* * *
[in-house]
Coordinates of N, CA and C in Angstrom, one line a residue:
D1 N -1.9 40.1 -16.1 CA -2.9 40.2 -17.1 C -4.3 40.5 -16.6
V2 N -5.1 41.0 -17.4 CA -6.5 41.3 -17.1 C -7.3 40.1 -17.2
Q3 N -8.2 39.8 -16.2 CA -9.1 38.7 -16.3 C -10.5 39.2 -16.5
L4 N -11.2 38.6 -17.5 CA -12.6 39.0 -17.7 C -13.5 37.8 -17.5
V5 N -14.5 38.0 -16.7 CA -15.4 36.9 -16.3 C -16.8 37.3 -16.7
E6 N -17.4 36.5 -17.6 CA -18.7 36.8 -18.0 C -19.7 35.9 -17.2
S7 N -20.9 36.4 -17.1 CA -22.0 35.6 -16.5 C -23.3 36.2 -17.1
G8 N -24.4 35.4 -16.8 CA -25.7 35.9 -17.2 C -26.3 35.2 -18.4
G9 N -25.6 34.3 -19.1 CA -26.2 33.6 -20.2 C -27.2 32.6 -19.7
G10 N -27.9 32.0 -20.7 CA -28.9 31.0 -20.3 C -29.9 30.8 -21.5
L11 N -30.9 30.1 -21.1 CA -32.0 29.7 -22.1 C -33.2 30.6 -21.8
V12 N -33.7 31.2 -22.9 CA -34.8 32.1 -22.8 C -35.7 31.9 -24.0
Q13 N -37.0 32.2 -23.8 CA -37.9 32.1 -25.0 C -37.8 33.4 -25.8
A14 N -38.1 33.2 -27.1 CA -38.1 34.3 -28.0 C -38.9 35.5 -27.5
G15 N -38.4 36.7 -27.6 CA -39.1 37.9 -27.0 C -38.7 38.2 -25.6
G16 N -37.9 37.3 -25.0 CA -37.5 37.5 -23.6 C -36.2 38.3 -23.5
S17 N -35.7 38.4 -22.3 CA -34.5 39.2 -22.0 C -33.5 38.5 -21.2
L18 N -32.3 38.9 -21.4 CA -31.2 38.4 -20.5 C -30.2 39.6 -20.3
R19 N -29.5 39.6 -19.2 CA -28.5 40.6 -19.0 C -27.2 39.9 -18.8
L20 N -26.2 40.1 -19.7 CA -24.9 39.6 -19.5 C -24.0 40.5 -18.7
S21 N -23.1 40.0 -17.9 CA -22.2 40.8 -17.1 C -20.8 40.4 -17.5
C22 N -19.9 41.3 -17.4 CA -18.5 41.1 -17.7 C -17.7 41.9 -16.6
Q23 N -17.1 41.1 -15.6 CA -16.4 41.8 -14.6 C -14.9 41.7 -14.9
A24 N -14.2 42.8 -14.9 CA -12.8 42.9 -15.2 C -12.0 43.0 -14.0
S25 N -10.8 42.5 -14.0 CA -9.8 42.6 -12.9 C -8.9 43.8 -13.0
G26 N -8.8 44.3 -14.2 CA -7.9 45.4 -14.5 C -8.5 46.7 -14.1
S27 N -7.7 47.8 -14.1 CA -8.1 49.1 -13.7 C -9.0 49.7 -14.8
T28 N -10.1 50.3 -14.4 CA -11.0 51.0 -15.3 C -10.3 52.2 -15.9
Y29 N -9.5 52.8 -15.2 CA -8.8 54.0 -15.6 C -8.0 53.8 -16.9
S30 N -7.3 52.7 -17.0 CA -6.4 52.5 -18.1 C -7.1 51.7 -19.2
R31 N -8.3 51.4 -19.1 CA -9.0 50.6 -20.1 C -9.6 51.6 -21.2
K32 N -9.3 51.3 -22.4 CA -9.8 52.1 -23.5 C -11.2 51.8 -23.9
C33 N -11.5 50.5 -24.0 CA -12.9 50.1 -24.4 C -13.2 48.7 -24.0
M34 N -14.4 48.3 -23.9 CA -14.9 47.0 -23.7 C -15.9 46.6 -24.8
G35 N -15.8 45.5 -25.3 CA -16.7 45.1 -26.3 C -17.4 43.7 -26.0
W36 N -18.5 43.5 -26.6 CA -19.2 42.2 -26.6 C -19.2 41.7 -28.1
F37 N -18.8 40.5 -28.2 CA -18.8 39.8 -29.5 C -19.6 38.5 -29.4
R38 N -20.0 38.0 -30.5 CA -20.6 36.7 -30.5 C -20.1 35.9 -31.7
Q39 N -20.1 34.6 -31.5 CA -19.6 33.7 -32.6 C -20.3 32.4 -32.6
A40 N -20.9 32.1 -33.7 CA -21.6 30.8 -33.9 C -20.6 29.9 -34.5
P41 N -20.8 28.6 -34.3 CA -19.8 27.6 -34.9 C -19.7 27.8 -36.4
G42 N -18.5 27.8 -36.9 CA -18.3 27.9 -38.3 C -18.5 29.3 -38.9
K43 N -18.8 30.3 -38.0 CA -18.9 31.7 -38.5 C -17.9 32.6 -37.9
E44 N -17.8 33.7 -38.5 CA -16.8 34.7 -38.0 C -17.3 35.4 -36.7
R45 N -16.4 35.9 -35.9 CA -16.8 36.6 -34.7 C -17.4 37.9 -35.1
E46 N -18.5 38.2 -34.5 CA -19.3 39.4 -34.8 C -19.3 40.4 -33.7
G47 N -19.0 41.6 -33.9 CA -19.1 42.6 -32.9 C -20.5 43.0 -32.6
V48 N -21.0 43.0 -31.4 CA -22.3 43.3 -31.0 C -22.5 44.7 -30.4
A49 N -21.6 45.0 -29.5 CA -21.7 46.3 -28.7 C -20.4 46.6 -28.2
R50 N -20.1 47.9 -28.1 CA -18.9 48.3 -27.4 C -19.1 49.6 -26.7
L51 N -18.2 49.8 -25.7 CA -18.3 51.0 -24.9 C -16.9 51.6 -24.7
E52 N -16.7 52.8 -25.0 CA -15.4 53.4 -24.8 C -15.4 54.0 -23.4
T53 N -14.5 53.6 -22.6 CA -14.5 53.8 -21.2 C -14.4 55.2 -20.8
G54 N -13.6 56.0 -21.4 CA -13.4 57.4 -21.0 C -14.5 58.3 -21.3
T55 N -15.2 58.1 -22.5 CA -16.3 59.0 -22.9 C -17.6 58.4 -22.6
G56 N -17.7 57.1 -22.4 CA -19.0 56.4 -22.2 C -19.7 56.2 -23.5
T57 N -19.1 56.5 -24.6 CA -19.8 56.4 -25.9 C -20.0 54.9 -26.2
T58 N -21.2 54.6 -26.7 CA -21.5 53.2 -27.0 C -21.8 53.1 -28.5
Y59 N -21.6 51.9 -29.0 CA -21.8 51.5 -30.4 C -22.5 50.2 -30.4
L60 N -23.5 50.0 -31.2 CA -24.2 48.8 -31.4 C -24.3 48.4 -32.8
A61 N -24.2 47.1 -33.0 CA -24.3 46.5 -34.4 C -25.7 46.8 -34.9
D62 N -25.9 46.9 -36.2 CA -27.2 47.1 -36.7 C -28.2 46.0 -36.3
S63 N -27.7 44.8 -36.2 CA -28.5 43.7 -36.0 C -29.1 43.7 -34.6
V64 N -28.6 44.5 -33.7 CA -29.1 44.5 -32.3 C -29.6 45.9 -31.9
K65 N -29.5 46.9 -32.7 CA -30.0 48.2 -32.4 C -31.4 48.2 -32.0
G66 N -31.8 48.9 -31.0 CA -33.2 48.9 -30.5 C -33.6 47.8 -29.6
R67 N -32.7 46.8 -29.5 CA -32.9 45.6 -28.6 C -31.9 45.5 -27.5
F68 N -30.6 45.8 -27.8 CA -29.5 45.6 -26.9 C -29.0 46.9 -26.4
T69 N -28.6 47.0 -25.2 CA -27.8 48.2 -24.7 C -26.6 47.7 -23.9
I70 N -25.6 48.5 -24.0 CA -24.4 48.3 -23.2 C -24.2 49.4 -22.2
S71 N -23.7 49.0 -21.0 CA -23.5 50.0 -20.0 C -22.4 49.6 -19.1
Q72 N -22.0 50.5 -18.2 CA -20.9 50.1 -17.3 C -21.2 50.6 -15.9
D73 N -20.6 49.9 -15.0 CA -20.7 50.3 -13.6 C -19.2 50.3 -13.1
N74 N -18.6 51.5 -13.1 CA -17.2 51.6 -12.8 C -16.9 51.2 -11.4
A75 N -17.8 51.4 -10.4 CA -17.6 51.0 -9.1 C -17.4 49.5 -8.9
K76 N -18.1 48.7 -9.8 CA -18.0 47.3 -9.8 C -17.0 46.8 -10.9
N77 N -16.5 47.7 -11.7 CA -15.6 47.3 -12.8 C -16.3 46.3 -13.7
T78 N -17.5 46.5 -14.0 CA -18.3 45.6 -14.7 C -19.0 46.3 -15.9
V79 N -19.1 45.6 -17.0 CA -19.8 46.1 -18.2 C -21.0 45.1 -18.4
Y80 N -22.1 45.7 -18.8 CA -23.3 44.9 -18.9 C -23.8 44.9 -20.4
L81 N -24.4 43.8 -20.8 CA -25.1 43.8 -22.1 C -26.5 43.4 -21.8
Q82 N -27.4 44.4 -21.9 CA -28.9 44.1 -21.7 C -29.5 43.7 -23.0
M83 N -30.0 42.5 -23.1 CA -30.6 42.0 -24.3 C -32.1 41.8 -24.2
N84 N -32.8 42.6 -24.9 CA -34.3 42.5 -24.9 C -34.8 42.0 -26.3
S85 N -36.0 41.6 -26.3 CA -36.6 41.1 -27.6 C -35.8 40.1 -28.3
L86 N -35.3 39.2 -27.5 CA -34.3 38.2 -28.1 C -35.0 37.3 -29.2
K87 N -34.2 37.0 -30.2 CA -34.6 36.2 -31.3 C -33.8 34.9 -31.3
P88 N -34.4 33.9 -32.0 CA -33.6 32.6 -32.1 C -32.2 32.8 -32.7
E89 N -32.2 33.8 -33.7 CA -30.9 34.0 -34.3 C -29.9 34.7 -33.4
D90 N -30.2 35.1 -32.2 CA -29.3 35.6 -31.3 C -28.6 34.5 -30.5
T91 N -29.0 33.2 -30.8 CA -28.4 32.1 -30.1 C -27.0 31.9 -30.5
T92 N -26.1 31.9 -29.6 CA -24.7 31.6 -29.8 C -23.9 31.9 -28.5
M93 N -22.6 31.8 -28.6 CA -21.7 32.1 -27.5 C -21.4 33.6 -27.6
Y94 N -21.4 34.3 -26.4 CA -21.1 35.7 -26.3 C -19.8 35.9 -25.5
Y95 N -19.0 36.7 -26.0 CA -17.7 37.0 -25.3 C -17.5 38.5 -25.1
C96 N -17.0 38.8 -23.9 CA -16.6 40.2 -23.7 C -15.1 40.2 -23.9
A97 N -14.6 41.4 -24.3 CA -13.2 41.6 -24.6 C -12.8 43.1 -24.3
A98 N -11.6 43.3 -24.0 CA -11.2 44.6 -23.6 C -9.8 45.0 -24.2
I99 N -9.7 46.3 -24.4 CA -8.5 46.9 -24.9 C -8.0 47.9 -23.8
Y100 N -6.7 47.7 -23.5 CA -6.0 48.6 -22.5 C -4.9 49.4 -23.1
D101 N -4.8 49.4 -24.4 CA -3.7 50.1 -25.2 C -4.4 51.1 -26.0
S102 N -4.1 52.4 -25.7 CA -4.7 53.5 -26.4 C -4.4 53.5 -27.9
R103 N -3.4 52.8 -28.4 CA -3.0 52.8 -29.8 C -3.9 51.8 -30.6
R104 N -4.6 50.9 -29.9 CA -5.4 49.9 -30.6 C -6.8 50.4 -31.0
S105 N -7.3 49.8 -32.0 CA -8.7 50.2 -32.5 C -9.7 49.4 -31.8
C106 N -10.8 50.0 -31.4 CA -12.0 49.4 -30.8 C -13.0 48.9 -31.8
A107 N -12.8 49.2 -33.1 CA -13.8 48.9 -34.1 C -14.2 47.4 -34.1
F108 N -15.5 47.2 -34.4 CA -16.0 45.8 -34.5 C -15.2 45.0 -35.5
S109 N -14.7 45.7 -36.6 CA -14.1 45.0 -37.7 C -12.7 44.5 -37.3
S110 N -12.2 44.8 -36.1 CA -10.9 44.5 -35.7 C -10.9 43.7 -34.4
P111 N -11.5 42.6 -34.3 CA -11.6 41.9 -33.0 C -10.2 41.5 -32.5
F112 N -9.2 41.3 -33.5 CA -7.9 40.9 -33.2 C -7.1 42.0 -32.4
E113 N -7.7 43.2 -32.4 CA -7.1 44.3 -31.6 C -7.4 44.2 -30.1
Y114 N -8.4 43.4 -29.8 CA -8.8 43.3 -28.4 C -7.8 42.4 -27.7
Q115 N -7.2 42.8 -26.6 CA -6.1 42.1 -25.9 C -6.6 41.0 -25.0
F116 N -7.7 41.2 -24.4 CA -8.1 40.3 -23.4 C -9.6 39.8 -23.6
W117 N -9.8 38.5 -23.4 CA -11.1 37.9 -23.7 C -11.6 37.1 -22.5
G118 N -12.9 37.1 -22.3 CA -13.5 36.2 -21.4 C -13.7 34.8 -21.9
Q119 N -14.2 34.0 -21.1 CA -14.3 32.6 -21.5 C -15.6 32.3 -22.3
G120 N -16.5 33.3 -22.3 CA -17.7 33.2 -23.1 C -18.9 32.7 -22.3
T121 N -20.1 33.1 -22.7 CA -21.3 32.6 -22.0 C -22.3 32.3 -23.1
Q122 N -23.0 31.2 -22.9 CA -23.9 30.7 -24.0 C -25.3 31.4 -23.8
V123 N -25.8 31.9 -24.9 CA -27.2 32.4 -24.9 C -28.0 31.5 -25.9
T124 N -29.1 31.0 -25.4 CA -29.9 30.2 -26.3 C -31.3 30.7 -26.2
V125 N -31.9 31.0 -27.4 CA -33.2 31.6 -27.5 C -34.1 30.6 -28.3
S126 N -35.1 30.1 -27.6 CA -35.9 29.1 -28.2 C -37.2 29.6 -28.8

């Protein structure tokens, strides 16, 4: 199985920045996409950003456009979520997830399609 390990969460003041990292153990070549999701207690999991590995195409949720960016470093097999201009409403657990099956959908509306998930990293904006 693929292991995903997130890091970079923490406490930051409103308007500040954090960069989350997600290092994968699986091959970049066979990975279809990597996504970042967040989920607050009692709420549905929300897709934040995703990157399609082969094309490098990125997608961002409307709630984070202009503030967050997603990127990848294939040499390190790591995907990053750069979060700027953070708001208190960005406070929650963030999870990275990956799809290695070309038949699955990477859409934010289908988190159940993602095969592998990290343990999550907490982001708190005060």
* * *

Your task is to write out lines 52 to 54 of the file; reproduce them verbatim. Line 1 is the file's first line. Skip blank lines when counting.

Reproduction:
R50 N -20.1 47.9 -28.1 CA -18.9 48.3 -27.4 C -19.1 49.6 -26.7
L51 N -18.2 49.8 -25.7 CA -18.3 51.0 -24.9 C -16.9 51.6 -24.7
E52 N -16.7 52.8 -25.0 CA -15.4 53.4 -24.8 C -15.4 54.0 -23.4